The site is a classic example of what my Dad calls an “If You Build it, They Will Come” development in Florida. You build a stadium in the middle of nowhere, and hope that housing, offices and retail follow.
This will sound familiar to Mets fans, especially ones who remember when Port St. Lucie was Port St. Lonesome.
The Marlins’ stadium was pretty lonely when we were there. It was a big, shining structure that you could see for miles because there was nothing surrounding it.
The team tried to embrace the space theme, since it’s a short distance from Cape Canaveral. They tried to get cute by dropping “port” after every feature. So you had “Foodport” and so on.
But you know me. I head for the team store first. And I saw a sign reading “Sportsport.”
I sat there and looked and looked and tried to figure this out. “Sport sport?” I walked around, saw the other signs and later realized they were trying to say “Sports port.”
There was teal. Lots of teal. I'm not sure if the Nats had untealed the stadium since taking over.
It just didn’t work when they had the words all smooshed together.
Then, at their space-themed stadium, the team had an old-fashioned hand-operated scoreboard. Because you know, nothing says space like pretend old things. You’d think three would be a state-of-the-art scoreboard in that spot.
Outside the stadium, there was a neat model of the space shuttle. Very cool. And it fits with the theme.
And the other huge decoration? That would be a massive statue of the Mighty Casey, of “Casey at the Bat” fame. Friends, what does the star of a treasured but ancient poem have to do with space or a brand new expansion baseball team named after a fish?
Nothing, of course. The Marlins tried to be all things to all people. Pick one theme, because retro and space do not play well together.
That said. We had a nice time heading to see the Mets play the Fish on a St. Patrick’s day, at least until a Florida storm washed out the game.
We came back in 1999 for a the final spring game of the year, where the Marlins played their top farm team.
The Marlins scooted to Jupiter to share s spring site with the Cardinals after the whole Marlins-Expos franchise swap.
These days it’s the spring site for the Washington Nationals, but also the home of the Florida State League’s Brevard County Manatees, one of the best team name and logos ever.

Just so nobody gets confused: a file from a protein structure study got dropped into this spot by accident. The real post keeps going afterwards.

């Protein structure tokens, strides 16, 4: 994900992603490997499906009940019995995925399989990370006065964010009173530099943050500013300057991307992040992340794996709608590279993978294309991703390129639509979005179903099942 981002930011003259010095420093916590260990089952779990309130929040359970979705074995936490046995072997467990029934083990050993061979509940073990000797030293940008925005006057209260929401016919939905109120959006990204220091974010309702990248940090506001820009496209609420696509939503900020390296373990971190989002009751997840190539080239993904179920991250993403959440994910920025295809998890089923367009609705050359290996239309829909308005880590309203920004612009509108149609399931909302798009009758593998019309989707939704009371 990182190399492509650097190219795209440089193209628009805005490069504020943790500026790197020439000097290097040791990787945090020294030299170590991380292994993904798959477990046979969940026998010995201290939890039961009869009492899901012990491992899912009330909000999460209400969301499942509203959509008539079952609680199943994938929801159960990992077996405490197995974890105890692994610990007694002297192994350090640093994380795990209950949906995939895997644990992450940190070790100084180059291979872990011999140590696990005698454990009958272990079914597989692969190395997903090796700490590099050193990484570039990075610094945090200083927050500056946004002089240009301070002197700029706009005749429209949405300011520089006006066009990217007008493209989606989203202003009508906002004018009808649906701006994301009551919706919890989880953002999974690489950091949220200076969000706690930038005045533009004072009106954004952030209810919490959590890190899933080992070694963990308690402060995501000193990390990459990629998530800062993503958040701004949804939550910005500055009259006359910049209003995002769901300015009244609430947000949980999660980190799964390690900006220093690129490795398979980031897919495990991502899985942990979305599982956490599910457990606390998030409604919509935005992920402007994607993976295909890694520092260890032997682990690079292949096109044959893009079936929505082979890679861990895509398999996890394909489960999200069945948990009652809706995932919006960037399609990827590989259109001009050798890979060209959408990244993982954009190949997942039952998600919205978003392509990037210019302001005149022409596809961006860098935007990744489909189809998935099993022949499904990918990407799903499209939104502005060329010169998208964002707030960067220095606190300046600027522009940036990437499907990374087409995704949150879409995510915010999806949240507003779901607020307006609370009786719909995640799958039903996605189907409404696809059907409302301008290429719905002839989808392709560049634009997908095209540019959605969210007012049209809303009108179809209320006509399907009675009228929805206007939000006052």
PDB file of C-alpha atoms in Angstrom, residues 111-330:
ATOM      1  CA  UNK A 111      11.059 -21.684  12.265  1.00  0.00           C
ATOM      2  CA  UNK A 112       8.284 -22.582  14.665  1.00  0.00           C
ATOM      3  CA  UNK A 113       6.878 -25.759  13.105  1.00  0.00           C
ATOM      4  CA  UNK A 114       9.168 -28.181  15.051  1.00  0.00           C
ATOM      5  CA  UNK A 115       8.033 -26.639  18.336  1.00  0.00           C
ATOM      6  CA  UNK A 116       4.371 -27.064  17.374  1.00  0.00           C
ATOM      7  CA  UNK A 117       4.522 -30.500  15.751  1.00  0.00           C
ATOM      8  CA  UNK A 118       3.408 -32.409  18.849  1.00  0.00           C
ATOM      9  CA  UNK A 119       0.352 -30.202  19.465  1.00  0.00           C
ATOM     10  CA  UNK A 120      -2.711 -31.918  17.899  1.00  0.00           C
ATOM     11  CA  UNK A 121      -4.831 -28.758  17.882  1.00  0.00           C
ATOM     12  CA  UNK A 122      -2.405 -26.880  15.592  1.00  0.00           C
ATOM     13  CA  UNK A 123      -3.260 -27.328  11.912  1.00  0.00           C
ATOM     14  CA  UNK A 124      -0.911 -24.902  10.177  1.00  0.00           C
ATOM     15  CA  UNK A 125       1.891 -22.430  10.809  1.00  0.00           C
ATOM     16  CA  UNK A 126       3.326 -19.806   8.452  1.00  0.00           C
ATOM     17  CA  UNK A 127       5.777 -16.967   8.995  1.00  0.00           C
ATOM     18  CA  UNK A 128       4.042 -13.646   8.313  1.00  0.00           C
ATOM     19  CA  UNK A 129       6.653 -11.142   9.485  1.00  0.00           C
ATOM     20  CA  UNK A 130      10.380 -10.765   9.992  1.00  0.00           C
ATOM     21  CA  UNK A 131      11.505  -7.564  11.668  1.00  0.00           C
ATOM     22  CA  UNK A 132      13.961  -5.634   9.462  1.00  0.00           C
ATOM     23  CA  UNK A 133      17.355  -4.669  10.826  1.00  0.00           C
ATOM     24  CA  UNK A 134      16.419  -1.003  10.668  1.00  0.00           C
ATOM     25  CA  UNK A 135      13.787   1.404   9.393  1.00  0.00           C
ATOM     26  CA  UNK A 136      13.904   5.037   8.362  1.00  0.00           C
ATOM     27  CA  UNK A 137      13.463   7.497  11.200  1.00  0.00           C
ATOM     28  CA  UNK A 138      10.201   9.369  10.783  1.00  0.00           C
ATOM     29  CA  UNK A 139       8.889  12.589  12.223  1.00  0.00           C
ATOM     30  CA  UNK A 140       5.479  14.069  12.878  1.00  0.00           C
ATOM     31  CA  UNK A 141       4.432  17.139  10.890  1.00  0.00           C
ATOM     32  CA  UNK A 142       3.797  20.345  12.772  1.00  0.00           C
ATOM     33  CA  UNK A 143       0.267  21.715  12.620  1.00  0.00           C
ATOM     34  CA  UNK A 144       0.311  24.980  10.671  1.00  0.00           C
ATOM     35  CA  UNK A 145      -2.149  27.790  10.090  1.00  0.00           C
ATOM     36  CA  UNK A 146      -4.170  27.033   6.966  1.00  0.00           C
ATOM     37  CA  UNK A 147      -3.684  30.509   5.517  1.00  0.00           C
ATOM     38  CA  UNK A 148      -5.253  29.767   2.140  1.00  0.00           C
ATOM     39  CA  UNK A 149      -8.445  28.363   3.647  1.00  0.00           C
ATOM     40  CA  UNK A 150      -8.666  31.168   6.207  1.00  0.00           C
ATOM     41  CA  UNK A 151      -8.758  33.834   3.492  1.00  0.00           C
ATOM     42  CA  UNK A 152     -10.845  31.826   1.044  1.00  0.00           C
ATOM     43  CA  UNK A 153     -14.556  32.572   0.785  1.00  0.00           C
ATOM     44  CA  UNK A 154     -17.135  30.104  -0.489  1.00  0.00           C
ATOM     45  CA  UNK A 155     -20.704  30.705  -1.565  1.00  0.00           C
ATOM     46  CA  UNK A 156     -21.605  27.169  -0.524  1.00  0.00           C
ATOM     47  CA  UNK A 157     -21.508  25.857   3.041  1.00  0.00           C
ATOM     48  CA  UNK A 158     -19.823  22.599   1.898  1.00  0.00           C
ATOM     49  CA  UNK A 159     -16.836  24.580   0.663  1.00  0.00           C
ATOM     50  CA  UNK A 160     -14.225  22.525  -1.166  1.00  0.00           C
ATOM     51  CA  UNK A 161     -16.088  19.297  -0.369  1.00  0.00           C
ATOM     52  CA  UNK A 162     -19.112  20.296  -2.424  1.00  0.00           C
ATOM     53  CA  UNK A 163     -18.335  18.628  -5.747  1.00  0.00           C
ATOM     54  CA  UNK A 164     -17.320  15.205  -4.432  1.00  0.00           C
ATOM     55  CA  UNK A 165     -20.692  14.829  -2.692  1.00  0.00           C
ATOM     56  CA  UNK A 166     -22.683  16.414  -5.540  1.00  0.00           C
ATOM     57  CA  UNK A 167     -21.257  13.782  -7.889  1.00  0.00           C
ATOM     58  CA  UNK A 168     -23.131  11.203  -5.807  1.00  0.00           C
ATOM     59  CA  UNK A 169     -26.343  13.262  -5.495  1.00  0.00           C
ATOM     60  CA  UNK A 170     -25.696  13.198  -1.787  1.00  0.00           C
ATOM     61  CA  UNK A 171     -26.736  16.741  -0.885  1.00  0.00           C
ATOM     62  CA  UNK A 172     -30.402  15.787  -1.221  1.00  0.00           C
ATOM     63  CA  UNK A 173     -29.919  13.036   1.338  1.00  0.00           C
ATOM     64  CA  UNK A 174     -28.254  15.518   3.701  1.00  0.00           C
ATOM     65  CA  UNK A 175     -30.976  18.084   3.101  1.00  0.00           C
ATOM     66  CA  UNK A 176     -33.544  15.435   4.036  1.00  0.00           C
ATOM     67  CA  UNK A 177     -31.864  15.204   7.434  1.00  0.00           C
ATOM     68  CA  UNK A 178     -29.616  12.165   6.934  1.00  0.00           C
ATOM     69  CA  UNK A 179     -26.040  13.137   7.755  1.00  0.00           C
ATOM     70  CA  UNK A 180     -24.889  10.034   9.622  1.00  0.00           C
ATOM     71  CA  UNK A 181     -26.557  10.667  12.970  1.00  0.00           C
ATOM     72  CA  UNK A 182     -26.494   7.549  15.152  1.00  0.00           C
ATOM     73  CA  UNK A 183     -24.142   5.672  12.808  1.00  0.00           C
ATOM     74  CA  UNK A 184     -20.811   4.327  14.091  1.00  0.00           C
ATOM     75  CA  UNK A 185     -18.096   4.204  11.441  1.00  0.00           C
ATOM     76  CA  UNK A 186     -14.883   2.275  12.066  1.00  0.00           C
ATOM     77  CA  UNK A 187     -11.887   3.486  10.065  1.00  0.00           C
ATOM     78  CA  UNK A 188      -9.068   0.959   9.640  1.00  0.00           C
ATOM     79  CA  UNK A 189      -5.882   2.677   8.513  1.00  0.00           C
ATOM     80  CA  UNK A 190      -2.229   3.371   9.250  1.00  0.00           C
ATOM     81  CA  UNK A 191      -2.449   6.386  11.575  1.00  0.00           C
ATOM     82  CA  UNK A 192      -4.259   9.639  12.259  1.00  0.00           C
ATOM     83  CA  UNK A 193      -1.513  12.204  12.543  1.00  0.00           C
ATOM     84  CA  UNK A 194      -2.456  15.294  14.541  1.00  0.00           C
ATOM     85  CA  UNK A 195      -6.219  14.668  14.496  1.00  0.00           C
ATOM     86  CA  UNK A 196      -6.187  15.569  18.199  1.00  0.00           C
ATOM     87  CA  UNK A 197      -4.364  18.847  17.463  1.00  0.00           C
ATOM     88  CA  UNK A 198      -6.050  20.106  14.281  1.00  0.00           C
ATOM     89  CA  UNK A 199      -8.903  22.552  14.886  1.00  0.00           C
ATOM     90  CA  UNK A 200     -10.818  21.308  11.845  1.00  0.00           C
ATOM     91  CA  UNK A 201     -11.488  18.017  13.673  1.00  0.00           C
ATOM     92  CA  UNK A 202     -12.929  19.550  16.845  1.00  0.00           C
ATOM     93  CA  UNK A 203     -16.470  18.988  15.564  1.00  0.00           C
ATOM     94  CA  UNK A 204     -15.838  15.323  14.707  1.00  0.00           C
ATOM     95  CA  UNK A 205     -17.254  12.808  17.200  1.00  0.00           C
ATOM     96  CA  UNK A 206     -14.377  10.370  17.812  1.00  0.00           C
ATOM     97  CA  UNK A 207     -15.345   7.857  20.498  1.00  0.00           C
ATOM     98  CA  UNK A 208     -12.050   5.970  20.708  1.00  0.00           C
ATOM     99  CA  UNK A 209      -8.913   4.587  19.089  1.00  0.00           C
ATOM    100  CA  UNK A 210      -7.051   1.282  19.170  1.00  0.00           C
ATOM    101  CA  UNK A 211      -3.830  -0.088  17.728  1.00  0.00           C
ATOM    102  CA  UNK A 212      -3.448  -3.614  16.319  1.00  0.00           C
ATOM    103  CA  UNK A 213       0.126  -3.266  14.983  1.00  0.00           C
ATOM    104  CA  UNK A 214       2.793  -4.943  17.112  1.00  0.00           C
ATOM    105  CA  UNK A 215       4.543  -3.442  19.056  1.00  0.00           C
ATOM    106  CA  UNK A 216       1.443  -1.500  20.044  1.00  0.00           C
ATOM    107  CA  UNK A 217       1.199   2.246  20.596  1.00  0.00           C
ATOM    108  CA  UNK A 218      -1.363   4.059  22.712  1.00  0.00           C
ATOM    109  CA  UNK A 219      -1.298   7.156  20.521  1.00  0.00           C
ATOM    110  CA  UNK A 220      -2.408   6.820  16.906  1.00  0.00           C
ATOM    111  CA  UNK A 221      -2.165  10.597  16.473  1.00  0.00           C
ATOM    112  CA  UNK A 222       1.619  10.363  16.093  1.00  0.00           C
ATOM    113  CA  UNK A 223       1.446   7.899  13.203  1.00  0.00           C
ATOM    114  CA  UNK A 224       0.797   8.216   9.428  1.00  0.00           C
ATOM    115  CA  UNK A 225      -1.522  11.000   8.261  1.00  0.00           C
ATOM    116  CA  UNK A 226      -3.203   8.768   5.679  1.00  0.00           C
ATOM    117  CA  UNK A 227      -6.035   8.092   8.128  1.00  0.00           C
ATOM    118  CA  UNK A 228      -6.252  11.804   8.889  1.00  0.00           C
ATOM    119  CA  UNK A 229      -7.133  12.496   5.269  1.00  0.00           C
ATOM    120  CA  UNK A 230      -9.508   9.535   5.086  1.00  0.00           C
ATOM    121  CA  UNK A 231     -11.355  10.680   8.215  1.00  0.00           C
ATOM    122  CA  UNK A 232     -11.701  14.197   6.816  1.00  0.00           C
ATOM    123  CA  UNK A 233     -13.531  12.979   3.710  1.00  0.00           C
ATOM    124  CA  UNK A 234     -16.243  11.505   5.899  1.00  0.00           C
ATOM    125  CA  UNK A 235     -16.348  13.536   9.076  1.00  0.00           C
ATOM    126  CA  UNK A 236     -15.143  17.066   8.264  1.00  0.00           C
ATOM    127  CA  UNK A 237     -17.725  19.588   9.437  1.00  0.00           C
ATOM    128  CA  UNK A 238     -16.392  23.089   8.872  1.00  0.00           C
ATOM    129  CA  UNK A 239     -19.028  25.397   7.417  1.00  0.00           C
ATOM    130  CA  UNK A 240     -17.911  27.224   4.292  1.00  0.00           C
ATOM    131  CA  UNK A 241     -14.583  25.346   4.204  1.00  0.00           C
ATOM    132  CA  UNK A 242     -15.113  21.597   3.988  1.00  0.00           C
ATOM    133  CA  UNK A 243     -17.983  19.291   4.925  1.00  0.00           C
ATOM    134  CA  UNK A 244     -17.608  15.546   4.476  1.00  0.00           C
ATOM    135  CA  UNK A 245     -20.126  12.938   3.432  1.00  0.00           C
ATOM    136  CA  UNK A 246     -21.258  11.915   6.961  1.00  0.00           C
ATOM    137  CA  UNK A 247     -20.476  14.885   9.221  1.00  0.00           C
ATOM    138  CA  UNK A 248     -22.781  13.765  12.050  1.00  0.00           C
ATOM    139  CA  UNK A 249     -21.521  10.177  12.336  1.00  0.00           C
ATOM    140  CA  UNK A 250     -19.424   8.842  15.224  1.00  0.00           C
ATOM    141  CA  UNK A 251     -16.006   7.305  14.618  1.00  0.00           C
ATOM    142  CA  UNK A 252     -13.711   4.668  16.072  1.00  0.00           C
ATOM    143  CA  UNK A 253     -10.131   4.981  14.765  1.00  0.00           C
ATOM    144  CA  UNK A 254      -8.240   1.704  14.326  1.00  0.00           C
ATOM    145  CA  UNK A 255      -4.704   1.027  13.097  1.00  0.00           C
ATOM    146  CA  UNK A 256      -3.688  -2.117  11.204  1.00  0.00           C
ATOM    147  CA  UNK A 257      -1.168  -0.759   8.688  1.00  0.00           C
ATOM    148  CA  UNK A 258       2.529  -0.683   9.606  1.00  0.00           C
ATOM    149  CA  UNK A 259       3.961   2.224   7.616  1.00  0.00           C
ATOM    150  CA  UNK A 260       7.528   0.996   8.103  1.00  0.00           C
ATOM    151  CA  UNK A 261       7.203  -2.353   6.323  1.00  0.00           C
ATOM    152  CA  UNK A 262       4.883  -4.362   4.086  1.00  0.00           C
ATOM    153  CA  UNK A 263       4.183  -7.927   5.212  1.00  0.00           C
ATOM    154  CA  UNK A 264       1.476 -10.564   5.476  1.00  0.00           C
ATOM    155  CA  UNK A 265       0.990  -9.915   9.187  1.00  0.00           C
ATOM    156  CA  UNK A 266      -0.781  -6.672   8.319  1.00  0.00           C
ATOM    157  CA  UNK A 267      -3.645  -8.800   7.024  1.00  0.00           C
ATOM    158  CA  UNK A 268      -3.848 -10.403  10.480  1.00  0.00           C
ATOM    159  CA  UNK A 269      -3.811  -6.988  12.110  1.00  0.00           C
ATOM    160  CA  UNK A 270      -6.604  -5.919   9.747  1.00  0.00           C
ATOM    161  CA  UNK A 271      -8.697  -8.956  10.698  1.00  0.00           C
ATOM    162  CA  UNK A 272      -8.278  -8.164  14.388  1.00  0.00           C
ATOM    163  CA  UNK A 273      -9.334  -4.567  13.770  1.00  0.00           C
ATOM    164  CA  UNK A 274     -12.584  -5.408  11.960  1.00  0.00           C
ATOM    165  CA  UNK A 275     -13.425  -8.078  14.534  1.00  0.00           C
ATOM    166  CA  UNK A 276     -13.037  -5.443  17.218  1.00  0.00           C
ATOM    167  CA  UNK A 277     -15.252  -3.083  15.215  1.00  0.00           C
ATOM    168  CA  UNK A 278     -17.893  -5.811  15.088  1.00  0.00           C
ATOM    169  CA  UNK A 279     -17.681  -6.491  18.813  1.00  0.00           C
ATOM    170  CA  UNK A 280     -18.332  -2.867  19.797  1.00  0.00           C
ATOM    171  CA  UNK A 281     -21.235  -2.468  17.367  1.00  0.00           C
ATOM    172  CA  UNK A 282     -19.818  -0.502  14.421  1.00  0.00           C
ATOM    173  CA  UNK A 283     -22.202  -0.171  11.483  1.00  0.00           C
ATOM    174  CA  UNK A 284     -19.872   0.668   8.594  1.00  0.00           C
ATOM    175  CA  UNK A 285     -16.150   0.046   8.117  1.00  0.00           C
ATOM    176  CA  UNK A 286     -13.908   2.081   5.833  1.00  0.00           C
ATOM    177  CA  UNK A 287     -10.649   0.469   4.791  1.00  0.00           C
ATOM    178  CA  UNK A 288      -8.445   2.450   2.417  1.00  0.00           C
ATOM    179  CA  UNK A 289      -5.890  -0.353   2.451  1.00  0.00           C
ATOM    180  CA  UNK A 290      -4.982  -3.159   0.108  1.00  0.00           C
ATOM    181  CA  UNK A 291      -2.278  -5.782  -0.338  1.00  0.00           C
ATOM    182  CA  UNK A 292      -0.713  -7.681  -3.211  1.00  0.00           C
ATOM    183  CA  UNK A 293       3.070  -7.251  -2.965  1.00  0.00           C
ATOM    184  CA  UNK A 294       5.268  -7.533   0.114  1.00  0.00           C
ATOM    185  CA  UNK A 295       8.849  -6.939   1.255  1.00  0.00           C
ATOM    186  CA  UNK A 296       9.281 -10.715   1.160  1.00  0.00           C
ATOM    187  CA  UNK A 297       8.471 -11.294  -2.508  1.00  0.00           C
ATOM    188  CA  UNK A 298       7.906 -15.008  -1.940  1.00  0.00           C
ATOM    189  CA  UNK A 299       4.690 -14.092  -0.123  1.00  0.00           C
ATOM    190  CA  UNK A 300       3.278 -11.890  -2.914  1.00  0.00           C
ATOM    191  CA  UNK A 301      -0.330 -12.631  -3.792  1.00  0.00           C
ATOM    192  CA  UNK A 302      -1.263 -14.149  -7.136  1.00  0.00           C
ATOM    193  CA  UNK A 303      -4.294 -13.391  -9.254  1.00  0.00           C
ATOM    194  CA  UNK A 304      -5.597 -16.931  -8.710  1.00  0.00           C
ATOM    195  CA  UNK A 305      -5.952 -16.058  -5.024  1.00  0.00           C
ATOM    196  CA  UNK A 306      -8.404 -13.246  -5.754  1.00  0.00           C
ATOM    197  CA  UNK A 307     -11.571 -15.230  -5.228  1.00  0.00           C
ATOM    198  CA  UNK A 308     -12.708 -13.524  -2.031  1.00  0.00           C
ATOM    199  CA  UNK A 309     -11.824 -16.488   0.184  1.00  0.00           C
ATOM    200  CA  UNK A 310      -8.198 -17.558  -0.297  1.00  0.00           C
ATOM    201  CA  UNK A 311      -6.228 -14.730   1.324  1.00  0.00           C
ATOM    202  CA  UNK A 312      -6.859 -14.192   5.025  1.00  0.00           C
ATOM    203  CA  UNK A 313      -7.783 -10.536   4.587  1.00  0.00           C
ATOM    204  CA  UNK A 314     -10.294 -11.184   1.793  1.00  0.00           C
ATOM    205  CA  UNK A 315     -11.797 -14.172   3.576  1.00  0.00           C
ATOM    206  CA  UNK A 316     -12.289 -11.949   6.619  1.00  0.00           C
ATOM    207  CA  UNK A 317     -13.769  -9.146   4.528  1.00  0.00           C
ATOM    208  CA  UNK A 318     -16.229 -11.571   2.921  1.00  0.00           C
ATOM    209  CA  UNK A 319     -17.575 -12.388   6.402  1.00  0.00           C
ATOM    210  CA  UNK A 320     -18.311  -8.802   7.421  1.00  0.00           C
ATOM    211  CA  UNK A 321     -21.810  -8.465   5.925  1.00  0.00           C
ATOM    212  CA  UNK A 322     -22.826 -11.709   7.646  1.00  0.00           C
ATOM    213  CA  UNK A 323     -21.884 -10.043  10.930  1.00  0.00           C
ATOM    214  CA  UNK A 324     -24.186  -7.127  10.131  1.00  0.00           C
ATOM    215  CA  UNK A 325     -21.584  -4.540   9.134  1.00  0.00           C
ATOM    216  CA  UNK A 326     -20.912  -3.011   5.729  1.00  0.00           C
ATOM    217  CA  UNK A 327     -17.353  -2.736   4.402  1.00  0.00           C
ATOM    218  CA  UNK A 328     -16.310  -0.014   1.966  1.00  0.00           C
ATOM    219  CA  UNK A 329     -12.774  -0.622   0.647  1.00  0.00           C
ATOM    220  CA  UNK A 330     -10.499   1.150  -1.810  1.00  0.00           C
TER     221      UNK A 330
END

And last I heard, Mighty Casey still stands, sadly out of place with his surroundings.
Friday, May 01, 2009
Josh Pahigian has a thing for restaurants, even though I’m pretty sure baseball has never been played in one.
This time we’re dining at The Double Play in San Francisco, which he lists as place no. 51 in his “101 Baseball Places to See Before You Strike Out.”
I like this one than the DiMaggio dining establishment. The Double Play stands across the street from where Seals Stadium, the minor-league yard where the San Francisco Giants spent two seasons as Candlestick Park was built.
Sounds like a nice place, with all sorts of Giants memorabilia on the walls.
I’ve never been to San Francisco, but I did explore the home of the team’s arch-rival when I attended an education writer’s conference in 2003.
Alternative Place No. 51A: Dodger Stadium
I arrived into L.A. on a Thursday night in early April, and didn’t have to be at the conference until Friday afternoon, so I had a little time to explore. Naturally, I made Dodger Stadium a priority.
Finding the ballpark was a little tricky because I couldn’t see it from the street. I was driving around the Chavez Ravine neighborhood and found the sign directing me into a wide area with what looked like toll booths.
The Dodgers started the season on the road, so I didn’t expect to do anything more than walk around the outside and snap some photos.
But the security at the entrance was pretty intense. I had to open the trunk of my rental car and answer questions.
I told the guard I was hoping to visit the team store if it was open, and he told me to “drive up to the upper deck.” I wasn’t sure I understood what he was telling me.
But sure enough, I drove on the circular road around the park as it went higher and higher, and arrived at the spot. I knew the park was built on a hill, but I didn’t realize they built it right into the hill.
A guard at the gate directed me to the store, and said I was free to walk anywhere in the upper deck.
The store was pretty neat, with a lot of older items. I picked up a Christmas ornament that looked as if had been on the shelves since the 1970s. There was a sweet t-shirt with Greg Gagne’s face with blue fringe for his beard, with “Game over” in big letters.
I walked out to do some exploring and an usher offered to take my photo. He was happy to point out some of the stadium’s quirks and features. Drinking fountains, he said, were added after the park was built in 1962, an oversight.
Walking on the concourse, he pointed out that you could see downtown – very easily, it’s close – but also the Pacific Ocean and the Hollywood sign.
Later I drove around the outside. The team had murals of then-current stars, but everything else looked like it came right out of the 1960s. It was immaculate and colorful.
Driving out, I saw huge letters spelling out “Think Blue” in the hills beyond the outfield. I never noticed them while watching games on television.
With a couple hours of free time left, I explored some of L.A.’s lesser sites, such as Hollywood Boulevard, where I could stick my hands in the imprints in front of Grauman’s Chinese Theater and follow some of the stars on the sidewalk.
Shockingly, Tom Seaver did not have a star, which left the experience lacking. Apparently the people who decide those things did not see his appearance on the Ed Sullivan Show or any of the season highlight films.